A Despairing Demand From The Desperate

Published 7 years ago
A Despairing Demand From The Desperate

The road to the mining misery, in Louieville, Mpumalanga, is a picture of poverty; roads are crumbling and children roam the streets barefoot.

It has been five months since the fatal accident at the Vantage Goldfields, Lily Mine, near Barberton, Mpumalanga, and three people are buried in the rubble.

Yvonne Mnisi, Pretty Nkambule and Solomon Nyarende were buried, 80 meters underground on February 5, in a steel container where a crown pillar collapsed at the open pit gold mine.


Everyday Nkambule’s husband, 39-year-old December Mazibuko, wakes up to what he calls another day in hell.

We meet Mazibuko at his house made of mud, in Louieville, 20 minutes away from Lily Mine. He is on his way to apply for a child support grant at the clinic for his 10-month-old baby. Mazibuko says he had his last meal two days ago. With an empty fridge and electricity on zero units, Mazibuko lives on handouts.

“It’s tough,” says Mazibuko.

“I haven’t eaten. I sometimes get help from my family and neighbors, if they don’t come, it gets hard. I don’t know what to do and where to go to. The shops don’t give us food anymore because they know we don’t get paid anymore,” says Mazibuko, who worked at Lily Mine for nine years.


About 600 workers have been left without jobs since the mine collapsed.

In March, Mineral Resources Minister, Mosebenzi Zwane, promised families of the trapped a R200,000 (around $13,800) compensation and workers who survived R50,000 (around $3,500) each. The workers claim they’ve seen nothing.

“We didn’t get any money. They’ve been promising to pay us the money, ‘til now we haven’t received it,” says Mazibuko.

“We are very hungry. From now until December, the situation is going to get worse. How are we going to send our children to school? Already most of them are no longer going to school. I just want the bosses to pay us, if they can’t, then they should tell us. This is unfair,” says a Lily Mine worker, who didn’t want to be named.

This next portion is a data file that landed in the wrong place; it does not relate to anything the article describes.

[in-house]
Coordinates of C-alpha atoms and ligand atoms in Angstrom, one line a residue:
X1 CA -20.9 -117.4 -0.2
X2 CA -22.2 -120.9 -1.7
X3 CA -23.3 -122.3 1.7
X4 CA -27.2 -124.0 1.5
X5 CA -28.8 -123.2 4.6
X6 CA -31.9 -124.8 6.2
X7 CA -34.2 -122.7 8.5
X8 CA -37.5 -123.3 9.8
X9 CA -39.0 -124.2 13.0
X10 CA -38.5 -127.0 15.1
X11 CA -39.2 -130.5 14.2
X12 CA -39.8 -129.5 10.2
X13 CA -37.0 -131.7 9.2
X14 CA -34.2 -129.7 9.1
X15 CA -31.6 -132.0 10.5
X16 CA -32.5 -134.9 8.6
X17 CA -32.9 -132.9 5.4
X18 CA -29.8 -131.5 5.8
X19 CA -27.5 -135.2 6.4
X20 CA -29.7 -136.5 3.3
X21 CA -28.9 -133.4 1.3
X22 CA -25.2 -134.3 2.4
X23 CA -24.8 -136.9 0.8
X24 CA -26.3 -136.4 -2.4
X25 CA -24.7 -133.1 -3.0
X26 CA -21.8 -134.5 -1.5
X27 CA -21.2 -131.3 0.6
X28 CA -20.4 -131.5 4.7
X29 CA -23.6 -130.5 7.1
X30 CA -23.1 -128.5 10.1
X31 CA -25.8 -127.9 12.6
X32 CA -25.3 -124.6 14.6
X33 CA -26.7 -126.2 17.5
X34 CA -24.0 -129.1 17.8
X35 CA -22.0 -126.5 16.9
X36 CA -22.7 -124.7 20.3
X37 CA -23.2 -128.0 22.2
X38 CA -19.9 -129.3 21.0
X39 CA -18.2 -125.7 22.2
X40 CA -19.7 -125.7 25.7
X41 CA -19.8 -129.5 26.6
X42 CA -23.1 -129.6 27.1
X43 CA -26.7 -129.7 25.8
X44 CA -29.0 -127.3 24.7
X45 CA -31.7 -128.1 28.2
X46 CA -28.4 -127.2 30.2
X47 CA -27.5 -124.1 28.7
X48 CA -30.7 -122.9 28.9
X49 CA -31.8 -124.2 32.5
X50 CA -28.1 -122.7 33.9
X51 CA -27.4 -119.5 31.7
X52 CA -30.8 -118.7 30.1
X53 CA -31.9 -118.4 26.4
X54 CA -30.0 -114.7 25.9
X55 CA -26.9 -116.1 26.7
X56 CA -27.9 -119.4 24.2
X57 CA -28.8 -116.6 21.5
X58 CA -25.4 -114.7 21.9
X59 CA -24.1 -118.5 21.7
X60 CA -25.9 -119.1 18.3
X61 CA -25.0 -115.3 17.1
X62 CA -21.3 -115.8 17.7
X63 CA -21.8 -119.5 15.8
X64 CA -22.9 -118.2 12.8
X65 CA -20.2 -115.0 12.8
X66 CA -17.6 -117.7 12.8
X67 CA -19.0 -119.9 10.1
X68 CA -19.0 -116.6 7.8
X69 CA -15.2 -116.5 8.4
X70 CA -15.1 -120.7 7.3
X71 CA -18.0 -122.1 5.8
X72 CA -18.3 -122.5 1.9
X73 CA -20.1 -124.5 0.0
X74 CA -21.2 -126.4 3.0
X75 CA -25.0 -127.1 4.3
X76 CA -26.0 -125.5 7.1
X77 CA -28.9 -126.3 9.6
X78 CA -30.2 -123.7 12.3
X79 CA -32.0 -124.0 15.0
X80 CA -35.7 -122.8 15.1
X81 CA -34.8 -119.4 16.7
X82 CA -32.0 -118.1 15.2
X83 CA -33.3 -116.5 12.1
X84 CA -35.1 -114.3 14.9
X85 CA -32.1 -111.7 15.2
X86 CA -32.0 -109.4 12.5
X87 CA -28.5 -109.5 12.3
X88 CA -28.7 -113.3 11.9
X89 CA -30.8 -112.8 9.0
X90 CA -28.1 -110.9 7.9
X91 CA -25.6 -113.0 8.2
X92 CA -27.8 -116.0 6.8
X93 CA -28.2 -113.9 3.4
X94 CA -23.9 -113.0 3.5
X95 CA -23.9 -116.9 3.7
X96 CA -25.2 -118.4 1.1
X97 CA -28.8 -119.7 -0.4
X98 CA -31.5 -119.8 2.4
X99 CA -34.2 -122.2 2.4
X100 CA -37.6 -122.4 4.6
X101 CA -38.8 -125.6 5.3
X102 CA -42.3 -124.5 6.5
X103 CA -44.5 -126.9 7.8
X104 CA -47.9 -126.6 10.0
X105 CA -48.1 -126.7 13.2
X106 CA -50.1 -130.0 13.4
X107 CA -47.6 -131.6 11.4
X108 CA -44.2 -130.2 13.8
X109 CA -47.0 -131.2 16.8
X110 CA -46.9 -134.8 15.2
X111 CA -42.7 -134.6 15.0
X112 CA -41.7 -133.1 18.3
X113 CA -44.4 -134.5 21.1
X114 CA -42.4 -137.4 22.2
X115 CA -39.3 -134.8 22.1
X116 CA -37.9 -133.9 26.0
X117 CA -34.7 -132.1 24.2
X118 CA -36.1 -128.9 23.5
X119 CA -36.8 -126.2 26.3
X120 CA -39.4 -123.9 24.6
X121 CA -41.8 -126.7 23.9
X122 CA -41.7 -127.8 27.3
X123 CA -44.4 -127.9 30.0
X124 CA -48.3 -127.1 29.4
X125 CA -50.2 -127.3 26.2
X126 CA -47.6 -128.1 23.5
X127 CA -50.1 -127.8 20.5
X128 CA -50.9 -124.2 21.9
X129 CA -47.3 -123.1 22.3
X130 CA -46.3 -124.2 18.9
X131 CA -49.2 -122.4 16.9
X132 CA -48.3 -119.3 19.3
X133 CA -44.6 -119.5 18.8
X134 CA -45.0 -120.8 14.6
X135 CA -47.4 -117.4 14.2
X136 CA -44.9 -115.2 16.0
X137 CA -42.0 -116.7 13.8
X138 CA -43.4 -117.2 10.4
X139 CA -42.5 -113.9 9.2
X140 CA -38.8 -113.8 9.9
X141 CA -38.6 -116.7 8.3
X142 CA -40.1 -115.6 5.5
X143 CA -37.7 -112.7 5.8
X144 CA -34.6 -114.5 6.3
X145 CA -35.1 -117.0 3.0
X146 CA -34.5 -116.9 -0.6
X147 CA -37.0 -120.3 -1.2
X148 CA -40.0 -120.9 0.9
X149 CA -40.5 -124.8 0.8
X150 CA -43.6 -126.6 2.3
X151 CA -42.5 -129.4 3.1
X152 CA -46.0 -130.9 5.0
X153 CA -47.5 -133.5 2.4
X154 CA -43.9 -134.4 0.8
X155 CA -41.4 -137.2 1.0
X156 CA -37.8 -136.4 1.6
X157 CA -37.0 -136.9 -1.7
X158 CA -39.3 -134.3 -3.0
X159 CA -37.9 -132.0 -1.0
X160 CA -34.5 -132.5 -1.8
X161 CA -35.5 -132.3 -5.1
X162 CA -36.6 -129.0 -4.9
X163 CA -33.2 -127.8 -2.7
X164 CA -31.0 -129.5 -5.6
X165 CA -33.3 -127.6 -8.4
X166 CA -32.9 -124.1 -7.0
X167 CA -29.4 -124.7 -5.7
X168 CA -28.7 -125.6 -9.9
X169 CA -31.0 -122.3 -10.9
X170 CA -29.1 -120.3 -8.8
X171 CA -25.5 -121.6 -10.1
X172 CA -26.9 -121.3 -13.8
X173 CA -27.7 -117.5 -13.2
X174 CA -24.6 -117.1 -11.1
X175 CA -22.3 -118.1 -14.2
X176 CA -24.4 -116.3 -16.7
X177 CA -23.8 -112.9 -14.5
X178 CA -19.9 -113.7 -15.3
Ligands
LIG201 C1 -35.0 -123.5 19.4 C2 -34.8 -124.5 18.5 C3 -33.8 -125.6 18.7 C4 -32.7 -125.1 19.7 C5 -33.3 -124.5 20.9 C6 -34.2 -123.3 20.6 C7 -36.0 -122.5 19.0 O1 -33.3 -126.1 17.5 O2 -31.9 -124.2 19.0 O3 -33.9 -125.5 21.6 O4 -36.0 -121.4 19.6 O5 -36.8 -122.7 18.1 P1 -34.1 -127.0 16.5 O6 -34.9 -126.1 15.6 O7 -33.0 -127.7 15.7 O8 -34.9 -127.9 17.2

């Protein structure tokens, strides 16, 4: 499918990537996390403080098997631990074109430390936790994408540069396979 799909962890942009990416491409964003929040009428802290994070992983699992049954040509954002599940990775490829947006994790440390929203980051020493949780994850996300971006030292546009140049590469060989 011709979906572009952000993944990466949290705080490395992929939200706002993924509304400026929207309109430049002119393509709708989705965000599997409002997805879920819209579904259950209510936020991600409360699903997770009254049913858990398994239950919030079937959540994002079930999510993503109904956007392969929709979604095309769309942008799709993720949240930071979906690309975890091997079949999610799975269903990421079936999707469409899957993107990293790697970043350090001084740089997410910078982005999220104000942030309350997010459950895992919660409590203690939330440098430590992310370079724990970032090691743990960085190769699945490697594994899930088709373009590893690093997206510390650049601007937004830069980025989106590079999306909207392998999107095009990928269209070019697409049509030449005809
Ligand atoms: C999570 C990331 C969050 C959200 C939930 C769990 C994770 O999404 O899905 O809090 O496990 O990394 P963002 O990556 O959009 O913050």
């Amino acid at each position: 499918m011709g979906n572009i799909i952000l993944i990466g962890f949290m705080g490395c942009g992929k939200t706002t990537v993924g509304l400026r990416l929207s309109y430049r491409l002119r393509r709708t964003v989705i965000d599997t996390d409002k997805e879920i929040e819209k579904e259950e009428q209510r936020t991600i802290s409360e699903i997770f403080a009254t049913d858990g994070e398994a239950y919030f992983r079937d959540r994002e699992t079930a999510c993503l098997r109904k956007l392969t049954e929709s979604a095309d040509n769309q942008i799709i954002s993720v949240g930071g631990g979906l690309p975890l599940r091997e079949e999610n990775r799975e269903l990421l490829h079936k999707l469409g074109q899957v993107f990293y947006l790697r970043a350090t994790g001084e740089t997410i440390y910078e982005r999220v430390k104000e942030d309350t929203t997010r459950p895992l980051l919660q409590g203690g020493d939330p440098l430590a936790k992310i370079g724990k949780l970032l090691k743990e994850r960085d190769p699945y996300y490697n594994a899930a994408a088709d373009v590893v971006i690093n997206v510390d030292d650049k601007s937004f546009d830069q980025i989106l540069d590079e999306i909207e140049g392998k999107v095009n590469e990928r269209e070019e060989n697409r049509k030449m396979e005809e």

On the day of the tragedy, 115 people clocked in for work and nearly all were rescued. The three missing were working in a steel container, used as a lamp room, which crashed down a sinkhole.

Rob Devereux, a business rescue practitioner, says they needed to raise R200 million (around $13.8 million) to dig a declined shaft 500 meters away from the sinkhole.

“We are in the process of raising the money. We offered all workers voluntary severance packages. Once we receive the funding, we’ll settle the workers’ salaries and rehire them,” says Devereux.

He says it might take up to a year for the mine to reopen.


“It will take about eight months to develop the rescue operation and the mine will open three months after that.”

Joseph Montisetsi, Deputy President of the National Union of Mineworkers, says they are planning to march to the Department of Mineral Resources (DMR) in Johannesburg.

“We are calling on the DMR, as the regulator, that it must be in the forefront to make sure that the three employees trapped underground are rescued,” says Montisetsi.

The three missing workers were all breadwinners.


Dead or alive, the families say they want to find closure.

“We just want the mine to get Solomon out from the ground so that we as the Nyarendes can bury him,” says Wanda Nyarende, a cousin.

Through it all, Mazibuko hopes that his wife is still alive. Like most at this mine he feels abandoned.